Carrying Advocacy Forward in May

By Judy Rosenstein, National Kidney Foundation Kidney Advocacy Committee Member

I am Judith Rosenstein and I live in New Jersey.  During March, I had the opportunity to come to Washington, DC for the 5th Annual Kidney Patient Summit to meet with my congressional delegation.  During our meetings we discussed the Living Donor Protection Act (H.R. 1270), a pilot program to promote early detection and treatment of chronic kidney disease (H.R. 3867), and a request to support for appropriations funding for federal programs to support patients, living organ donation, and research.

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Left to Right: David Salomon, Sara Booth, John Hyde, Gail Salomon, Congressman Lance, Judy Rosenstein, Abe Rosenstein and Meg Gilmartin

However, advocating for kidney patients doesn’t end in Washington, D.C., nor did my efforts.  On May 14th, I met with Congressman Lance along with several living donors and kidney patients, and NKF’s Greater New York office Executive Director, Meg Gilmartin.  We met with him to witness his public announcement for co-sponsoring the Living Donor Protection Act.

This tale begins with an advocate from Pittsburgh, PA.  Bobbie Reed’s son, Alex, received a kidney transplant from a constituent of Rep. Lance, John Hyde.  Bobbie felt that the Congressman should be aware of the donor’s selfless act.  Though I am not from his district, I reached out to a friend who was.  Gail Salomon was motivated to become an altruistic donor after her husband David received a kidney from a stranger.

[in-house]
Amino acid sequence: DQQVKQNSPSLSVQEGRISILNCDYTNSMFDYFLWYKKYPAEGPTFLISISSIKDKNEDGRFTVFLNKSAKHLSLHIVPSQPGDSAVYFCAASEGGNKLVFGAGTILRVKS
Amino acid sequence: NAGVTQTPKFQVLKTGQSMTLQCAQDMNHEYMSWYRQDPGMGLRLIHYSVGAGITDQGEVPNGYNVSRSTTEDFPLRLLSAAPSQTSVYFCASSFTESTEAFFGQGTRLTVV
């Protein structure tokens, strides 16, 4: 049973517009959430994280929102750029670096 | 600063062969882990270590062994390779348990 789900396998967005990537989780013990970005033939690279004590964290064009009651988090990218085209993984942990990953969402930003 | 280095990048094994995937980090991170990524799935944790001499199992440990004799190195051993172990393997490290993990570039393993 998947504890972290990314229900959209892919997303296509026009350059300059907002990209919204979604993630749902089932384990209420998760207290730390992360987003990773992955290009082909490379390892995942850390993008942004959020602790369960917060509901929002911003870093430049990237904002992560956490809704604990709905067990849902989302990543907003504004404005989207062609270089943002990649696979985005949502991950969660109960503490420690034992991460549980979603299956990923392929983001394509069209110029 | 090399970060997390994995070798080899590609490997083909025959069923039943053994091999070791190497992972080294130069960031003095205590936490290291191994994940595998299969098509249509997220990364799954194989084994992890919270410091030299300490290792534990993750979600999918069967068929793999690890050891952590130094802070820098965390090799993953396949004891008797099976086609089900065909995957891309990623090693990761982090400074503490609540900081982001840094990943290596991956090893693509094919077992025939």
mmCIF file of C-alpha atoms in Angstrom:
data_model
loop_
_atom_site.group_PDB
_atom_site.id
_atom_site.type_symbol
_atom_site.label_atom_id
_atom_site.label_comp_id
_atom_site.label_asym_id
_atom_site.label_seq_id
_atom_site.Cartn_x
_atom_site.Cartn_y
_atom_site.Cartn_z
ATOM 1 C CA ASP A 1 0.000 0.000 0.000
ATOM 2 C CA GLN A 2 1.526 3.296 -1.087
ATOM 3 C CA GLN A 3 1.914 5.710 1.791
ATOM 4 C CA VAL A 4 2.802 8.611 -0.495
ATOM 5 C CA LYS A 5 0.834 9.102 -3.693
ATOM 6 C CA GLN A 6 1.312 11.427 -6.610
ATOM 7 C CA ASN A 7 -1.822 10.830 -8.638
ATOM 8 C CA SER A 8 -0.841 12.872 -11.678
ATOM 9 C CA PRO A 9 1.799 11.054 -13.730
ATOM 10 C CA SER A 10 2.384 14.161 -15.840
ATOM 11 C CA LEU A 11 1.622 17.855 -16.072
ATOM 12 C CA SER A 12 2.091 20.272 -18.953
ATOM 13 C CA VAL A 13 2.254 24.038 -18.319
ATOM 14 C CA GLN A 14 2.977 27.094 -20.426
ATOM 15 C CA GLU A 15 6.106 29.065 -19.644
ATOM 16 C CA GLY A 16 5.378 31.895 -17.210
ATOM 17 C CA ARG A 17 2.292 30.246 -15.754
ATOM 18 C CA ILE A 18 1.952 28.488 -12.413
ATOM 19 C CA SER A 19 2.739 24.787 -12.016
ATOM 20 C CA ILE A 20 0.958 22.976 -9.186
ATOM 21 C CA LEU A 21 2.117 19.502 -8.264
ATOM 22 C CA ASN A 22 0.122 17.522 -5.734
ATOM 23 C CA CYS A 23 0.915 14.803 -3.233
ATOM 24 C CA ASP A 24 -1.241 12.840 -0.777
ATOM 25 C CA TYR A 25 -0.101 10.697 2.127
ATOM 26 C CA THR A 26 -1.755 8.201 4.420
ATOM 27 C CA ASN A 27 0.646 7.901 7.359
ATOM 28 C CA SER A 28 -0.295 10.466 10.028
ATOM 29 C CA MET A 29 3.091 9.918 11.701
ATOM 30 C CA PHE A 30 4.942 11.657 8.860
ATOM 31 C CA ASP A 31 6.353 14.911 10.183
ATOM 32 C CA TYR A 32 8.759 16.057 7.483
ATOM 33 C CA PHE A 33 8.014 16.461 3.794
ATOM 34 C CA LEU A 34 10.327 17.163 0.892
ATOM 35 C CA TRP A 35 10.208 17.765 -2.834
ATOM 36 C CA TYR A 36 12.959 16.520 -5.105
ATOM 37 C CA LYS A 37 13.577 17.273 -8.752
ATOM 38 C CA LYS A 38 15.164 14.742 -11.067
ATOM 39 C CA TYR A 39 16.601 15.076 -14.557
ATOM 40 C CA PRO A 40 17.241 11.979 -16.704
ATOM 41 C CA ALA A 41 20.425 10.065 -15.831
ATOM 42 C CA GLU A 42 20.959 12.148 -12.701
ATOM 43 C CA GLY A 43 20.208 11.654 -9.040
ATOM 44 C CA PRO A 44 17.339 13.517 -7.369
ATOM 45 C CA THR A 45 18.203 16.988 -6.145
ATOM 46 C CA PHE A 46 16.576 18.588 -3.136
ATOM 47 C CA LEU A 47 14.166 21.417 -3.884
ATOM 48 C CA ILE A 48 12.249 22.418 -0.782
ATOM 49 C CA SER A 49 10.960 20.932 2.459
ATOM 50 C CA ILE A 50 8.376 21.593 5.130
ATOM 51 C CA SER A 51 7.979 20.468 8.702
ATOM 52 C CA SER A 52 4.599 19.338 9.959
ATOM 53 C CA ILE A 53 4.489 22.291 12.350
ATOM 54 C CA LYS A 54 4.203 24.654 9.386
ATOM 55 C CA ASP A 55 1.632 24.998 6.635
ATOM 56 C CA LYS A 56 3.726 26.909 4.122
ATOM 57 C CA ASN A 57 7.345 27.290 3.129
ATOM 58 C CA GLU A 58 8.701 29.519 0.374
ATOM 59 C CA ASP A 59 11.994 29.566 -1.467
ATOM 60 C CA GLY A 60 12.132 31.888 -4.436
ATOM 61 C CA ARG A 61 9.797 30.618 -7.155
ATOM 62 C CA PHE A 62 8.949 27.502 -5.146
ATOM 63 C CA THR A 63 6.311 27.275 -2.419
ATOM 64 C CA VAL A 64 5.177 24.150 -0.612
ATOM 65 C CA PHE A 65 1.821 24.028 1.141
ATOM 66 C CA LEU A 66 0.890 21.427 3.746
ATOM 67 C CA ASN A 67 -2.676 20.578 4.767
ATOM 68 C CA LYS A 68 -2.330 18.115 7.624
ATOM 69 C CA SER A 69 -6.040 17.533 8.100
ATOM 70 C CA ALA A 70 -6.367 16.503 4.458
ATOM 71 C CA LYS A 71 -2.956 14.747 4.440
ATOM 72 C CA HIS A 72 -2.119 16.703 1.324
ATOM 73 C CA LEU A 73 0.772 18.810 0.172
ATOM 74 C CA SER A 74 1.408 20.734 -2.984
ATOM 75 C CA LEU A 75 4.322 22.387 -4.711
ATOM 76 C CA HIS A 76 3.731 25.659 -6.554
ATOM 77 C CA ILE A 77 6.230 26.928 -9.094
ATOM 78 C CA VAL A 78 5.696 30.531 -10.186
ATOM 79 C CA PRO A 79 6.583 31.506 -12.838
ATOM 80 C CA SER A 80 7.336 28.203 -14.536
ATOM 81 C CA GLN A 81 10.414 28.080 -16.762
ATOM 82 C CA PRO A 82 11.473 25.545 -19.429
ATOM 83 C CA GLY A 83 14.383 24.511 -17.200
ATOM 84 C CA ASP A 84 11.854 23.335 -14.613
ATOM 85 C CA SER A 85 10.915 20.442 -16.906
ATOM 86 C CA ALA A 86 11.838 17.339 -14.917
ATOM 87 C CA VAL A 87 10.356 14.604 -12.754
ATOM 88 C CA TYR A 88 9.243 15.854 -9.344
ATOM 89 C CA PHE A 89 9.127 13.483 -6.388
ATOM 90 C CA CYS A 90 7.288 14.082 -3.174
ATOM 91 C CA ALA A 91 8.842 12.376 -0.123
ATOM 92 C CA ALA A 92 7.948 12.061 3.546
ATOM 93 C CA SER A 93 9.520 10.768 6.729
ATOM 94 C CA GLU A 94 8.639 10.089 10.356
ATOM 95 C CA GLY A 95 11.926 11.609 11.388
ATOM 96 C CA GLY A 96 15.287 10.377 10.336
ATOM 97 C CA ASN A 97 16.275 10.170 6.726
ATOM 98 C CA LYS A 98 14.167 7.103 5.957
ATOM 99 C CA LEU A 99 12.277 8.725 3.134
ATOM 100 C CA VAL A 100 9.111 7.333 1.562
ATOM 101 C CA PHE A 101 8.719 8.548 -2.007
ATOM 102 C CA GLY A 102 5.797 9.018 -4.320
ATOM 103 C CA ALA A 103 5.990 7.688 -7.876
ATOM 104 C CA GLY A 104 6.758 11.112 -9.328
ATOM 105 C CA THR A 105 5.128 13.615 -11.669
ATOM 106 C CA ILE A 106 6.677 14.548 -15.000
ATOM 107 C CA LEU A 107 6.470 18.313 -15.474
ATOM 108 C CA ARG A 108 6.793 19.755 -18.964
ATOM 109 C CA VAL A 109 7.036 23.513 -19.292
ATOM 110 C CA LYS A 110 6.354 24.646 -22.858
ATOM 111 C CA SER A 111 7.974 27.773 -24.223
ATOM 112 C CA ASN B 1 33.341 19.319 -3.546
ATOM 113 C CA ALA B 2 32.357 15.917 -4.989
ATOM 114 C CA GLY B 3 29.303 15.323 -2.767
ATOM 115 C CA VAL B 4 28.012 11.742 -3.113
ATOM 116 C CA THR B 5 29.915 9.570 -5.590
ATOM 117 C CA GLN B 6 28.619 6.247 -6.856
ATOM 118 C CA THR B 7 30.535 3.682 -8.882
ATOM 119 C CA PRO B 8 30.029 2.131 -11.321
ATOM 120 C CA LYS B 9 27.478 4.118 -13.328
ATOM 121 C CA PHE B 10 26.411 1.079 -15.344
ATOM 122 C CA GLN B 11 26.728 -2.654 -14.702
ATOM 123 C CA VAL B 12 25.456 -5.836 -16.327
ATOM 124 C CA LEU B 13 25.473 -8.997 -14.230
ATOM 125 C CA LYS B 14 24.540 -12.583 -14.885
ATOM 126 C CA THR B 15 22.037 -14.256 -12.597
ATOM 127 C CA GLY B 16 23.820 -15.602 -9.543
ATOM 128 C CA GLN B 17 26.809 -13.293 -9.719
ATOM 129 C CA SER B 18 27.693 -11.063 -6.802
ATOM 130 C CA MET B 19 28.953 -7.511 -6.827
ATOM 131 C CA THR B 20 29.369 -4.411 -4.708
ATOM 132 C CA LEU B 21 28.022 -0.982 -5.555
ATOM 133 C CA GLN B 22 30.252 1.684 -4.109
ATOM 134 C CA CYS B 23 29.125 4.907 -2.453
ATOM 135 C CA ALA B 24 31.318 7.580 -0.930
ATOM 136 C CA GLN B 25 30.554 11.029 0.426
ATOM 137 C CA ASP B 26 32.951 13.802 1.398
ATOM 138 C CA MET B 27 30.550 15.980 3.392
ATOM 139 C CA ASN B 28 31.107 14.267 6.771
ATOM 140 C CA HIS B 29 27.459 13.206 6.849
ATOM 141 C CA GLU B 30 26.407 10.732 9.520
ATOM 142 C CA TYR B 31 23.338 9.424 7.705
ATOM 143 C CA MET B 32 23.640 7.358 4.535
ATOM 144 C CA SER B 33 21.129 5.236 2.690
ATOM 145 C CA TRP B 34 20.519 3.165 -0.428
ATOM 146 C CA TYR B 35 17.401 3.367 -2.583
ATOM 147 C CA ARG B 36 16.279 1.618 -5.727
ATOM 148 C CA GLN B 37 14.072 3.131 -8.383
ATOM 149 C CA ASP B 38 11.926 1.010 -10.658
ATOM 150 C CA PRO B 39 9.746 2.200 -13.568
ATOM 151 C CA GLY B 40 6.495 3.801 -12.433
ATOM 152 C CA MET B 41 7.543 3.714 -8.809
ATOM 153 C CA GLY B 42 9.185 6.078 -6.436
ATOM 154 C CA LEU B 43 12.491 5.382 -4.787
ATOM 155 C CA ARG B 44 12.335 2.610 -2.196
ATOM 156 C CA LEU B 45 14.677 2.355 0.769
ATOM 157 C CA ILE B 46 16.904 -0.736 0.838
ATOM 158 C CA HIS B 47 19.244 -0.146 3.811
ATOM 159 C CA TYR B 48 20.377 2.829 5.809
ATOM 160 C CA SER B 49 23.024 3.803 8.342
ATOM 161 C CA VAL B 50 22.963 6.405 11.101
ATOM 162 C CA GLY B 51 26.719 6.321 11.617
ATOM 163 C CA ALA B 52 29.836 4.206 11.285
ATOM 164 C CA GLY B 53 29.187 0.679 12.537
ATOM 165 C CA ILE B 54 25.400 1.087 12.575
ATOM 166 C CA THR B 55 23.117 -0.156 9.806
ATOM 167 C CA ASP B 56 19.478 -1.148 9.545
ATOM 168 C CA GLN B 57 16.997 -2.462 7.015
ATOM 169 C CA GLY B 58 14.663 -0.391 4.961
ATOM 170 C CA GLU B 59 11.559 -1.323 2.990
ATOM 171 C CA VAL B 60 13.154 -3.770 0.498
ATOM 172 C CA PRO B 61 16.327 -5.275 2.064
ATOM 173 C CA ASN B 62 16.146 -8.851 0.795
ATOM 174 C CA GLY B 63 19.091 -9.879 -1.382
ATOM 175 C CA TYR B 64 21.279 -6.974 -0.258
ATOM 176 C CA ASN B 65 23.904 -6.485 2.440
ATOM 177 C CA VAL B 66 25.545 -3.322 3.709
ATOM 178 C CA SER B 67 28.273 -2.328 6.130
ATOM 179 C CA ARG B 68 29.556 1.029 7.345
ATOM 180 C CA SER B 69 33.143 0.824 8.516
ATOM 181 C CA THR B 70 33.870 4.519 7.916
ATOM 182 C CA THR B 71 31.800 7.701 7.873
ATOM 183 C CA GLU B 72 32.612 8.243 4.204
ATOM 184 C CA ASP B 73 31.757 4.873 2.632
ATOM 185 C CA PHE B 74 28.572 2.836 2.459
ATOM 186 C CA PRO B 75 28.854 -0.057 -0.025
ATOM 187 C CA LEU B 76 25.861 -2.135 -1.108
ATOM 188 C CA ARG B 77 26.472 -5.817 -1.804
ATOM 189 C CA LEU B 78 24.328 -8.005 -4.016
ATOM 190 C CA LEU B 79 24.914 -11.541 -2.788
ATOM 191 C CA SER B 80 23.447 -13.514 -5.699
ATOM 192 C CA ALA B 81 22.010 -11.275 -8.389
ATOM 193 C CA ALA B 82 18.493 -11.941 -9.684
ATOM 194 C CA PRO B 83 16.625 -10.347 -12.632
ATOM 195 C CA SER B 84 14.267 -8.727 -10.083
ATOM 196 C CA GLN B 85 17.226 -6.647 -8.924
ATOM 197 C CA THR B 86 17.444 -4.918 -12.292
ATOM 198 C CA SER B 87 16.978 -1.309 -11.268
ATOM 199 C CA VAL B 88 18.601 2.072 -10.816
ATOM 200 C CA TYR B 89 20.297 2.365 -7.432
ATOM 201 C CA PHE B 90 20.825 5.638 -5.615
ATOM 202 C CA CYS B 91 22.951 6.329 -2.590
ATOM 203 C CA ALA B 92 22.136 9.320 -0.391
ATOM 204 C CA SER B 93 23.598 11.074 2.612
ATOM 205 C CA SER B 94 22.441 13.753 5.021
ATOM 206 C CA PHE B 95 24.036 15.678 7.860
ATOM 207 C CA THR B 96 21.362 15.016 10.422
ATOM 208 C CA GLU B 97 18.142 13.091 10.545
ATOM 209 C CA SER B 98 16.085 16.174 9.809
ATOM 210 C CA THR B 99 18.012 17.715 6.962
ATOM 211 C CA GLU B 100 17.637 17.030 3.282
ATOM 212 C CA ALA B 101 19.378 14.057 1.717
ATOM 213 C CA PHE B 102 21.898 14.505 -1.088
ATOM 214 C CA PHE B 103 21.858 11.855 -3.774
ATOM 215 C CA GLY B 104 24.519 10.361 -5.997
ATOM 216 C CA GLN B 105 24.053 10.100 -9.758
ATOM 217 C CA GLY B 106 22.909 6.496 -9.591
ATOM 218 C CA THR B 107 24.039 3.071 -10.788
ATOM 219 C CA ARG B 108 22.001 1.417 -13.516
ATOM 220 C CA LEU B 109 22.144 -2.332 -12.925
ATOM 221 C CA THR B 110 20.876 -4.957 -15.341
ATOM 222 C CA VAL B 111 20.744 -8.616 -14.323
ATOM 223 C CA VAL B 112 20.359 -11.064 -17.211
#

While setting up a meeting with the Congressman’s office to introduce him to John, Gail told her story and so moved the Congressman’s staff that they convinced him to become a co-sponsor of the Living Donor Protection Act.  To show his support, the Congressman asked us to join him at his office to celebrate this and learn more about living organ donation.

He told us about a friend from his church who had received a kidney transplant from another friend.  We explained the difference between directed donation and altruistic donation and asked him to encourage his colleagues to support HR 1270.  He promised that he would reach out to them.

This is the power of a patient’s advocacy and a patient’s story.  Will you join me by sharing yours today with your legislators’ office?  Will you become an advocate for kidney patients, as I have?

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About nkf _advocacy

The National Kidney Foundation's advocacy movement is for all people affected by CKD, transplant candidates and recipients, living and potential donors, donor families and caregivers. We empower, educate and encourage you to get involved on issues relating to CKD, donation and transplantation.
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